I think you know Lucy best. Will she gradually learn to accept it, or will it continue and just be distressing?

DD1 is in her 3rd year at her SS now. The first year, she couldn't cope with even knowing I was in the school. She'd be a hysterical mess and the staff couldn't do anything with her at all because she just wanted Mummy. I had to hide at the Christmas fayre.

The second year, she held it together during the performance but then collapsed in a heap once it was over - floods of tears. For the Christmas Fayre, she coped initially, then cried, then I had to take her home.

This year, she was really pleased to see me in the Christmas Fayre, but then cried once back in the classroom, to such an extent that the teacher took DD1 round as her 'helper' when it was her turn to visit the Fayre. As soon as DD1 saw me (again) across the hall, she dramatically put her hands together to sign 'HOME'. We agreed that I would take her home once I was finished, as long as she could stop crying and do what her teacher wanted in the meantime. She managed for a while, then escaped her classroom to come and find me. Progress, though.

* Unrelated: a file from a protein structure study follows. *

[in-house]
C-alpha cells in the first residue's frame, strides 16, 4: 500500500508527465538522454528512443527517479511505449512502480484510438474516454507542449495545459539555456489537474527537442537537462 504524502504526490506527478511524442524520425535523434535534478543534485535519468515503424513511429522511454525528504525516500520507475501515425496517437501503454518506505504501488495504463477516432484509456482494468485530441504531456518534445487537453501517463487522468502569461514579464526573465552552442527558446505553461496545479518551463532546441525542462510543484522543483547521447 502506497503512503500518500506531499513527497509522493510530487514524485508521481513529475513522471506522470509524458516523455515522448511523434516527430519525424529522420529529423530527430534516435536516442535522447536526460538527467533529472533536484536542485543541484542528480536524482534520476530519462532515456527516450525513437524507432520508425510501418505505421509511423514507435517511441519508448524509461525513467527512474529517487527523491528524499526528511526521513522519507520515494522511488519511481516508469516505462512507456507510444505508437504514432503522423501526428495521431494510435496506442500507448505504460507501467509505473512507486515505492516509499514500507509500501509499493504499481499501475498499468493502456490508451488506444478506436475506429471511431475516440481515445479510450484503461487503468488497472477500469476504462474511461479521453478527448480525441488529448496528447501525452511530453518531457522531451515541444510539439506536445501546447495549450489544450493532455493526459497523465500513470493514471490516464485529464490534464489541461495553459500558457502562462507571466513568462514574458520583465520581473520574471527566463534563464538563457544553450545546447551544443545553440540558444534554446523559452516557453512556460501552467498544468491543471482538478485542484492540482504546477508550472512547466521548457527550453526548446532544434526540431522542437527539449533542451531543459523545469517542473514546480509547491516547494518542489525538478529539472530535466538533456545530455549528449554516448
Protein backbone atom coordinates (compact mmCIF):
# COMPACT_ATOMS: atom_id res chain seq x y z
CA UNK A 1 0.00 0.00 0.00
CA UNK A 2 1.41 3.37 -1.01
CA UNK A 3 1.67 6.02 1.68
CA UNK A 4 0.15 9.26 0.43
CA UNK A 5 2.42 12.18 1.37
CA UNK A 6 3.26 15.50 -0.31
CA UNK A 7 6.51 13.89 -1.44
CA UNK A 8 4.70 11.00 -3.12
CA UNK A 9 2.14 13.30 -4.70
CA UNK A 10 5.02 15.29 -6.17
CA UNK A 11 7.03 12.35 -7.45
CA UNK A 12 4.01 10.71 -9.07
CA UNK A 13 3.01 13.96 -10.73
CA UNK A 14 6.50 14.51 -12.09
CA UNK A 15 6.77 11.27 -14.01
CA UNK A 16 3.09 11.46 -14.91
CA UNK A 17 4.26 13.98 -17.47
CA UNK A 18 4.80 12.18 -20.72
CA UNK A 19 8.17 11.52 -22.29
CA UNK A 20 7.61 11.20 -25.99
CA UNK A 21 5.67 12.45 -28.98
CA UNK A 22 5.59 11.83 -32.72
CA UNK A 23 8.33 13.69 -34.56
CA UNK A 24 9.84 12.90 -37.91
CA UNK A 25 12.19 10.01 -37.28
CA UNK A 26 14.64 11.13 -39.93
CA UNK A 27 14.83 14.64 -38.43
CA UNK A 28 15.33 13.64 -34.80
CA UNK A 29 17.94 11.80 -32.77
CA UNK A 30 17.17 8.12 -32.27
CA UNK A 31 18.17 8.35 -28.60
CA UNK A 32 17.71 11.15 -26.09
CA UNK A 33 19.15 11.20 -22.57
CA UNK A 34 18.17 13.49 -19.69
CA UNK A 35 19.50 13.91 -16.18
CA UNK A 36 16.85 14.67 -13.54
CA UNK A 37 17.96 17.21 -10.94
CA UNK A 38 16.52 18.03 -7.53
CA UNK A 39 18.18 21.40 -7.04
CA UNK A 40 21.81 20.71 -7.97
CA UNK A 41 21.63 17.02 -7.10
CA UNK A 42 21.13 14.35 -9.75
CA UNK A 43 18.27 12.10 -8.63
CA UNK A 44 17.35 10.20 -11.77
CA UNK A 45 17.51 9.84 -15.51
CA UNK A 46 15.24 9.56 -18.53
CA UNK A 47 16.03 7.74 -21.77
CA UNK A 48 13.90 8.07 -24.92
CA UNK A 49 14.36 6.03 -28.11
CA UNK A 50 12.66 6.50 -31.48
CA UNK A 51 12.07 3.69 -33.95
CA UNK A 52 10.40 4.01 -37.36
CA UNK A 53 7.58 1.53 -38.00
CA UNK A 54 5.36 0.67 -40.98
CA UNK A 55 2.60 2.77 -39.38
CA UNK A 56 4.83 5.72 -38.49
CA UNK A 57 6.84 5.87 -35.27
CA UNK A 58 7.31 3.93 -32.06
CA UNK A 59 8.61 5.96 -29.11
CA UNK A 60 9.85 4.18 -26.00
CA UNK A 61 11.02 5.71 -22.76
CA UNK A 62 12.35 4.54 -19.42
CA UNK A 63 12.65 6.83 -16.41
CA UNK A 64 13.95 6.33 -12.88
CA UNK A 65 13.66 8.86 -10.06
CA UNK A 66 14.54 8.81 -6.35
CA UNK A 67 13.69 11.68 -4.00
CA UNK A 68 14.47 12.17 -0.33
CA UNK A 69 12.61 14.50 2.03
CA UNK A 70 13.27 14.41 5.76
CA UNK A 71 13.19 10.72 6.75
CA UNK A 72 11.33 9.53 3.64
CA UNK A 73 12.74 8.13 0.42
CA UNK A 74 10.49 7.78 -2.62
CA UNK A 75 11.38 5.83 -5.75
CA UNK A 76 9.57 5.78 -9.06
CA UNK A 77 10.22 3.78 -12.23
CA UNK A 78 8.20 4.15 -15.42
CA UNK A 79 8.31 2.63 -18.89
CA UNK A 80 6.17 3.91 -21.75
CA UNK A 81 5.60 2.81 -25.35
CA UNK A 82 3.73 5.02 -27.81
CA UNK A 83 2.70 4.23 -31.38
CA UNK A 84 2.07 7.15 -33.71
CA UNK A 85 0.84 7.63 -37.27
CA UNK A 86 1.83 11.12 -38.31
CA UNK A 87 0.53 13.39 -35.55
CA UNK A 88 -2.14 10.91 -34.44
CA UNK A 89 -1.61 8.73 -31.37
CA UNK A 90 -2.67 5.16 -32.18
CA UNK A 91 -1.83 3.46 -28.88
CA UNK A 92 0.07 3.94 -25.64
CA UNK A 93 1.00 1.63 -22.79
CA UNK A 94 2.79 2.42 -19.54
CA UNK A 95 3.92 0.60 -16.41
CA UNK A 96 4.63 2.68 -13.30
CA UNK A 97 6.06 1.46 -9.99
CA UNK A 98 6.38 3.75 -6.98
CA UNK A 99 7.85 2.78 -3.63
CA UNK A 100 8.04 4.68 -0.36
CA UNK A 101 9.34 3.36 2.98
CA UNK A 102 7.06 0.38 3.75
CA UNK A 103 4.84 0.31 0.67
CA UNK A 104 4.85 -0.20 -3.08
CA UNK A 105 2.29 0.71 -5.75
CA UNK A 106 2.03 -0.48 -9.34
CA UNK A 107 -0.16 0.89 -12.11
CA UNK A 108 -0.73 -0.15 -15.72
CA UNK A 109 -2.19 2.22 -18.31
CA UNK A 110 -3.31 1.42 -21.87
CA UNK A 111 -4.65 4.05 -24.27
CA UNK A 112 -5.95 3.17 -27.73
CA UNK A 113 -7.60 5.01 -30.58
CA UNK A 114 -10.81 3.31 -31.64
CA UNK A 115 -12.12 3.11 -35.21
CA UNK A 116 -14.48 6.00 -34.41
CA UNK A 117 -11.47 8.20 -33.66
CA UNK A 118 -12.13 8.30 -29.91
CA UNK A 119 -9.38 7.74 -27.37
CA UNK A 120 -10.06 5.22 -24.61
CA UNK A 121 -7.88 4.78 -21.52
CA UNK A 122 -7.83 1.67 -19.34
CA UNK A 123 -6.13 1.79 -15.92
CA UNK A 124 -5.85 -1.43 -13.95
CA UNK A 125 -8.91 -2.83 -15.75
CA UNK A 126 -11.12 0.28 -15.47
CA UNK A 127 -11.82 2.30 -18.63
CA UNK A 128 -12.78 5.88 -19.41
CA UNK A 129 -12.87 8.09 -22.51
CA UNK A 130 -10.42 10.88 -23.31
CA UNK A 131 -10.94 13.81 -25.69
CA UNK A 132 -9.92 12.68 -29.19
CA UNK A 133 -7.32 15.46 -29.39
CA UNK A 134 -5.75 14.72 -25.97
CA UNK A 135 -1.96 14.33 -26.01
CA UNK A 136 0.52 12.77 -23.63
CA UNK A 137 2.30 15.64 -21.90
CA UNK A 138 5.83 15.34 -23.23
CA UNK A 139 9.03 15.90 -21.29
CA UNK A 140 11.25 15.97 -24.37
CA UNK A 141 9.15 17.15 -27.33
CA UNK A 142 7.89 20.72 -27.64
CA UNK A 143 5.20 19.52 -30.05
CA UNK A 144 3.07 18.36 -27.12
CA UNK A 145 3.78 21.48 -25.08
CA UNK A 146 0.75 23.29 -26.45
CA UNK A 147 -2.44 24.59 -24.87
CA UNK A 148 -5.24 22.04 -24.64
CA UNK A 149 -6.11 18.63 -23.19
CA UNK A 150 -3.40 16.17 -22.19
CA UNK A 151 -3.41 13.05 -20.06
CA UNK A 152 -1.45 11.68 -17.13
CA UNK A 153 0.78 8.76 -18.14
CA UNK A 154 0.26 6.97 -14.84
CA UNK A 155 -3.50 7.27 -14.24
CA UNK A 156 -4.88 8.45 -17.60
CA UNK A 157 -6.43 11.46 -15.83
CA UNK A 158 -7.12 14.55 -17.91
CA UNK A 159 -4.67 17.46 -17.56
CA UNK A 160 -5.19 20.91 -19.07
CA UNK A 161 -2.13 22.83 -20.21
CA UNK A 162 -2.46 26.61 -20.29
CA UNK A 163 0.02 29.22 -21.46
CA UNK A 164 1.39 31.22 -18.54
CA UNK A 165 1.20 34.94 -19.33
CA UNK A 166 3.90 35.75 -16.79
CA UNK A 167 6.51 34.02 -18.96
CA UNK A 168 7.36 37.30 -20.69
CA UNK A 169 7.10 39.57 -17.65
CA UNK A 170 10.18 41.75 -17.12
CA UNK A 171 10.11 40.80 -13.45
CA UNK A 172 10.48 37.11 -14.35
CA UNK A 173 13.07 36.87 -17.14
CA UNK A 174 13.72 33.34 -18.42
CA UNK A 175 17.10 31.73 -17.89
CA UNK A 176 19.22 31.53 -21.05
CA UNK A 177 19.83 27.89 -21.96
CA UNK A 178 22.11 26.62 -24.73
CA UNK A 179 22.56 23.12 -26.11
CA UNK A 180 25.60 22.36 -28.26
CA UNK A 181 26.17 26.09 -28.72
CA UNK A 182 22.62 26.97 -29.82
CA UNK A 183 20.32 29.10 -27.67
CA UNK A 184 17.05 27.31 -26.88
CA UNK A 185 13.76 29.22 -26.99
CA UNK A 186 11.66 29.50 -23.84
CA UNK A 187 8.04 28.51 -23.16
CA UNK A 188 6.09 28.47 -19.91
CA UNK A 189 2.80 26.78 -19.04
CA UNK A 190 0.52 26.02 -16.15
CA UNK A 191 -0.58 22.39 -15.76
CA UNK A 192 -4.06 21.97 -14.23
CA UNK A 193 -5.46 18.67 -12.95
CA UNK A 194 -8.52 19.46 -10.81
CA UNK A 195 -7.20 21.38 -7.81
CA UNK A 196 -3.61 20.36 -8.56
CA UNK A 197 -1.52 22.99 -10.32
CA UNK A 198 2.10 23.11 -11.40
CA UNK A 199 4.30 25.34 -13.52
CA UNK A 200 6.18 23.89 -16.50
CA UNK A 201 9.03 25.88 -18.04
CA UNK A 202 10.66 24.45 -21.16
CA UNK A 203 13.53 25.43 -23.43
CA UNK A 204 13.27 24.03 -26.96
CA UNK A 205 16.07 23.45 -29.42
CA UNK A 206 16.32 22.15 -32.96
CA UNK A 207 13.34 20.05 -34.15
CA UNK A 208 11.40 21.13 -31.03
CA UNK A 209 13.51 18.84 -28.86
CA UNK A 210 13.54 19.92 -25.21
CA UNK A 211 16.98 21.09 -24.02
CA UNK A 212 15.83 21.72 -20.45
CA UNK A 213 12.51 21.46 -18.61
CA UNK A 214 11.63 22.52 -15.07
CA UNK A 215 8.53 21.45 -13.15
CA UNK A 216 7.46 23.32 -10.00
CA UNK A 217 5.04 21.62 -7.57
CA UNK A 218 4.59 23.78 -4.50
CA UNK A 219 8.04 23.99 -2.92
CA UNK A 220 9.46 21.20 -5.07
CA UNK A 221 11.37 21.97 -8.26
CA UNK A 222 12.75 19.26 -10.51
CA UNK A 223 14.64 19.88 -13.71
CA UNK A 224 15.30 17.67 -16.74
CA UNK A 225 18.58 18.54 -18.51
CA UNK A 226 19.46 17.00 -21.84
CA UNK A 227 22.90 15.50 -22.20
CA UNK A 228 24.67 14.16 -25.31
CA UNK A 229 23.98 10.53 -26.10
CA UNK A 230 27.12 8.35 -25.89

I wonder what she'll be like after the performance this year.

In general, I hide whenever I go in. I don't walk along the corridor by her classroom, I go the long way, etc.

Lougle Fri 07-Dec-12 20:05:10

How far away is the new school from your home? If it's 3 miles or more, she will qualify for transport, which might be more comfortable for her.